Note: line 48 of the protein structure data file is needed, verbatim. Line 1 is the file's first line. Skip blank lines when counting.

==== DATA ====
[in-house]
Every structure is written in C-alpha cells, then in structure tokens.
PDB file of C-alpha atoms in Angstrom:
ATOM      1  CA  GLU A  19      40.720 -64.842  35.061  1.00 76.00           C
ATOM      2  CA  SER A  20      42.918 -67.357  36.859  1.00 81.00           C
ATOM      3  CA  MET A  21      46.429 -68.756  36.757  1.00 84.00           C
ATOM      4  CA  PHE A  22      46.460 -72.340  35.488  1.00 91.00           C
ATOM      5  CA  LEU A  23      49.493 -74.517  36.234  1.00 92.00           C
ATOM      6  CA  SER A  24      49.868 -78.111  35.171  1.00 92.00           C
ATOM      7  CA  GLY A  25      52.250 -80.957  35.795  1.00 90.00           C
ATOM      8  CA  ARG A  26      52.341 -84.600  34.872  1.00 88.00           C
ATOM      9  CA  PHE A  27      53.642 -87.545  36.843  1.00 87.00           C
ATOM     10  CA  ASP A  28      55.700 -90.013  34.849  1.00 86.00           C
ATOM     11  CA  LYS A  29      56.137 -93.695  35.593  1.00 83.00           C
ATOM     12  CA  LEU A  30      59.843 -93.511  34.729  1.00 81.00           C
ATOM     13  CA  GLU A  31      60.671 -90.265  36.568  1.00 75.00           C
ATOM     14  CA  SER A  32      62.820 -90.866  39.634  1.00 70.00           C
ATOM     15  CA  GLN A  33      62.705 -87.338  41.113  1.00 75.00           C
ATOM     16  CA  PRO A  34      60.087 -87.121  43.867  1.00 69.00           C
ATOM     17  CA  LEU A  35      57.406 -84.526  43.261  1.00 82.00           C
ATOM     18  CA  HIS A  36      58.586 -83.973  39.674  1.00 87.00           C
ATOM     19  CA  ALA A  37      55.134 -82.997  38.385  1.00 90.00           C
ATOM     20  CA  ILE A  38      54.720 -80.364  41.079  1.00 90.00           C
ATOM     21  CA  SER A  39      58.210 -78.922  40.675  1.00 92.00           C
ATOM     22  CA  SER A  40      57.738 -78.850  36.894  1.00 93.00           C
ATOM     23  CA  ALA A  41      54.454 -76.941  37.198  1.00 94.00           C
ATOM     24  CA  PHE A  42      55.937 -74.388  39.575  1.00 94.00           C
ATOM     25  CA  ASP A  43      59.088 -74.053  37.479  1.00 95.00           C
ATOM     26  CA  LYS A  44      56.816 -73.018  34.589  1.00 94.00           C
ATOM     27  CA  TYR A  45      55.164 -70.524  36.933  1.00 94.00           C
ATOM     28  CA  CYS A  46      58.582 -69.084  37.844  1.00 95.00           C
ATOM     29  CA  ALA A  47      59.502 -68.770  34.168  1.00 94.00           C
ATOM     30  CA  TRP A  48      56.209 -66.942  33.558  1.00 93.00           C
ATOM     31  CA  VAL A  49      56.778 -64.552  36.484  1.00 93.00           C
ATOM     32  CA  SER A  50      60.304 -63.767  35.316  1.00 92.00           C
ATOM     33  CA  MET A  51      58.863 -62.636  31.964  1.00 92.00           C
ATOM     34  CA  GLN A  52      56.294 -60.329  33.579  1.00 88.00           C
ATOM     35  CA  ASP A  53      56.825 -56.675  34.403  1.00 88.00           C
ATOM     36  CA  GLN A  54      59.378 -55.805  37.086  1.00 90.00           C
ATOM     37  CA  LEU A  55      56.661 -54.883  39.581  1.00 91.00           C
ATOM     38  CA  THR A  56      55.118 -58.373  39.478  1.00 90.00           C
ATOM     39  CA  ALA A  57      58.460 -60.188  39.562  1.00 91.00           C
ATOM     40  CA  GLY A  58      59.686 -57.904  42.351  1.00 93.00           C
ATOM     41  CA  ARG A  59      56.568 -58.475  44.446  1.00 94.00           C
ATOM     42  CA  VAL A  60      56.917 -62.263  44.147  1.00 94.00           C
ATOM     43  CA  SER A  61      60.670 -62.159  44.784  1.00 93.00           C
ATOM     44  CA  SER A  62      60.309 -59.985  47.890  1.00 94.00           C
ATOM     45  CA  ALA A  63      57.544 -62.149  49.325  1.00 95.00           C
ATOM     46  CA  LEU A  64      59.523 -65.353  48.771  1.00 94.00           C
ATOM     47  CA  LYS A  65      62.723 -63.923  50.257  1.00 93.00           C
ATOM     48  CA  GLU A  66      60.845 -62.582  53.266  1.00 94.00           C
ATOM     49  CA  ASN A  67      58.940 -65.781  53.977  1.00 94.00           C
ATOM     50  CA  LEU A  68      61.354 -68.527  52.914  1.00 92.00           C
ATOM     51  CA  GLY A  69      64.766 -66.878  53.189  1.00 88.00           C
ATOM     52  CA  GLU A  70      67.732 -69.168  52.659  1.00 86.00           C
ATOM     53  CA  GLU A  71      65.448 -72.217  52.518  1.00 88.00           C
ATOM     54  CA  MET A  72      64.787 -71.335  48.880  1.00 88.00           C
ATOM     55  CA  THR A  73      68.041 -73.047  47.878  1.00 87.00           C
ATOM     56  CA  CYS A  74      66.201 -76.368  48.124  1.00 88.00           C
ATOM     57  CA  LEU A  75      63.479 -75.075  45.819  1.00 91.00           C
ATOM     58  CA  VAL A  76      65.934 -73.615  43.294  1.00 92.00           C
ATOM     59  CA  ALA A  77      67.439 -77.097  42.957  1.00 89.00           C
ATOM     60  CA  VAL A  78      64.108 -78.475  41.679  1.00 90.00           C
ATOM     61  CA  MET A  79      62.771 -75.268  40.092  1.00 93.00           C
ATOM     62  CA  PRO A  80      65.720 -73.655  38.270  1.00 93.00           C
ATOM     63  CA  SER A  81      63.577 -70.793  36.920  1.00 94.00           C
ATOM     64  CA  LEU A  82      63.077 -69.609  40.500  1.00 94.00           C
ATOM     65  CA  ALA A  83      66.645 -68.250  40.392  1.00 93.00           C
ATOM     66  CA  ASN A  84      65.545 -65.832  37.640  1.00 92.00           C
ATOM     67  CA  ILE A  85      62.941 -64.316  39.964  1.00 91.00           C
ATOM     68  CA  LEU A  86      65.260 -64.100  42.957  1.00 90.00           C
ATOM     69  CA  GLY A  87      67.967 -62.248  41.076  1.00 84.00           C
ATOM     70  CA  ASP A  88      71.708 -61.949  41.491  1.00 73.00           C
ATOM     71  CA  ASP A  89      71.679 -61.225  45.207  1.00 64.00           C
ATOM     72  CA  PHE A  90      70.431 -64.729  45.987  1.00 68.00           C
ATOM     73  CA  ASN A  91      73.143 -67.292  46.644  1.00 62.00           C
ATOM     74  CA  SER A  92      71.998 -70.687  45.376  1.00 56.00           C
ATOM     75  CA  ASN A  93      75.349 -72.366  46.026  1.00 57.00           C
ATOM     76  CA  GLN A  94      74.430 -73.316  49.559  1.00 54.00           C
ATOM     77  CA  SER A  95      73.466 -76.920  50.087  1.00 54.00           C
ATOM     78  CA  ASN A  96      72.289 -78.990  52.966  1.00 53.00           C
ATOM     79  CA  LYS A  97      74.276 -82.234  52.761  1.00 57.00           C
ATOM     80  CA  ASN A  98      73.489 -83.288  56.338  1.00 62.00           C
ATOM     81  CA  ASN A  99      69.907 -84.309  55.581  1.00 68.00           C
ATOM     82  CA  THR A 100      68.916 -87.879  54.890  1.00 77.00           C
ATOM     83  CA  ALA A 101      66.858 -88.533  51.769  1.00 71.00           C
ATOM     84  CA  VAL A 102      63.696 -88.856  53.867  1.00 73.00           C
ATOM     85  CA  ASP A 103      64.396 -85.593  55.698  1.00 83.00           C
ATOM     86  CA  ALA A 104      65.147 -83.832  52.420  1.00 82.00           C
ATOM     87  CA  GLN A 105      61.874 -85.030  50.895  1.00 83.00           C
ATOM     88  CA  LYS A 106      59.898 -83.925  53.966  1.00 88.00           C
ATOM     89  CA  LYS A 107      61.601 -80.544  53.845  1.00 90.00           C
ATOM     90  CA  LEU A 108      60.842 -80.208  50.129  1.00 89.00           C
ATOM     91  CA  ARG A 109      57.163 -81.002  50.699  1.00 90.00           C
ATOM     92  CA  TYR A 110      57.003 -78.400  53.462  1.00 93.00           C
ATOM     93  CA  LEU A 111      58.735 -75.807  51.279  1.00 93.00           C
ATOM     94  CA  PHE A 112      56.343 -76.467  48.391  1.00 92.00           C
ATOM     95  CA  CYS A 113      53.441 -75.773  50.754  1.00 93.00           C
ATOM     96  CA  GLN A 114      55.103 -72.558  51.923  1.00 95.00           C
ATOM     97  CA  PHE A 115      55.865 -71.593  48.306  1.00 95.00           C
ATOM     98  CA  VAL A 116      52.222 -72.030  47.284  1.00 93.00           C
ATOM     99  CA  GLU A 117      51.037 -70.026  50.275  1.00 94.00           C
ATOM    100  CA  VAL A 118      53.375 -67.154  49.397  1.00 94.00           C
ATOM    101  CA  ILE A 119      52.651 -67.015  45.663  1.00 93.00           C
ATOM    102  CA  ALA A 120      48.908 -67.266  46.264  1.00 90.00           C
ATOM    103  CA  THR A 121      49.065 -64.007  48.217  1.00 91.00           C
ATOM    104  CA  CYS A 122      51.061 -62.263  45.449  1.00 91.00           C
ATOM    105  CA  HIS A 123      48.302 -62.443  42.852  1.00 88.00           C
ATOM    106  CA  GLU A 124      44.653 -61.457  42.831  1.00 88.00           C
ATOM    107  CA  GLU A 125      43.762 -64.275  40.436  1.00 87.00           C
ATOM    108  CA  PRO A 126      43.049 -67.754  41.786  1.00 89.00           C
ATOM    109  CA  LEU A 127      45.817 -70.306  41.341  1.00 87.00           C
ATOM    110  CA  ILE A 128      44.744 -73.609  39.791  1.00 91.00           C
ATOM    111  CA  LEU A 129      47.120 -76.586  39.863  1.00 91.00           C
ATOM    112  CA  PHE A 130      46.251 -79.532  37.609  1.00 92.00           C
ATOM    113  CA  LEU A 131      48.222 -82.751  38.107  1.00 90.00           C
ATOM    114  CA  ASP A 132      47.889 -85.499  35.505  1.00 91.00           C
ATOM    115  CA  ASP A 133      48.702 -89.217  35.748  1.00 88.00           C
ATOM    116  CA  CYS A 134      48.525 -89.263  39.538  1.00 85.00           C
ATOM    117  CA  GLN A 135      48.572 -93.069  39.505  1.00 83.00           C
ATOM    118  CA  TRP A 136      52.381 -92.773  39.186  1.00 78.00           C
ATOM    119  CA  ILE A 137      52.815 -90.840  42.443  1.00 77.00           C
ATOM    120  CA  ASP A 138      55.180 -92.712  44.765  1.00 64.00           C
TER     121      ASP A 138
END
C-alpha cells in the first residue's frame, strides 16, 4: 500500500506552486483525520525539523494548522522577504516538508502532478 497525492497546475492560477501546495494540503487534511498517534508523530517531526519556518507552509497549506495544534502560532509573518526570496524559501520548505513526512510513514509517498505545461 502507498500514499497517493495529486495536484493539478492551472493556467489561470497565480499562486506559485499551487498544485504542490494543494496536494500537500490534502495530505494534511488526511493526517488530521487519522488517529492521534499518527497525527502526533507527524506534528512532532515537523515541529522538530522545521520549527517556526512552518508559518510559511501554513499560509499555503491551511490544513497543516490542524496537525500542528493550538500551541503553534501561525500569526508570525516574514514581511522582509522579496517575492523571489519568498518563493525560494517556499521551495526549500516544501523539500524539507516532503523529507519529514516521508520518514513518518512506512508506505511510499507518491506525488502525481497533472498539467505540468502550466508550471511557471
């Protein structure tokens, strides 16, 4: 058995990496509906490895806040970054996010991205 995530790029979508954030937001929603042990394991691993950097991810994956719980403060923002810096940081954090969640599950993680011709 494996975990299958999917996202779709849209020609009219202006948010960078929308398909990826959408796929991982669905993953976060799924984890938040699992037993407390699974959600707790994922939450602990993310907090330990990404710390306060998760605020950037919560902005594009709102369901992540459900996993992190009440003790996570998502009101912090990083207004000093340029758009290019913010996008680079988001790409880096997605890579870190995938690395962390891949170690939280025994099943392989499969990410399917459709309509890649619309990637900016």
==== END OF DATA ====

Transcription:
ATOM     45  CA  ALA A  63      57.544 -62.149  49.325  1.00 95.00           C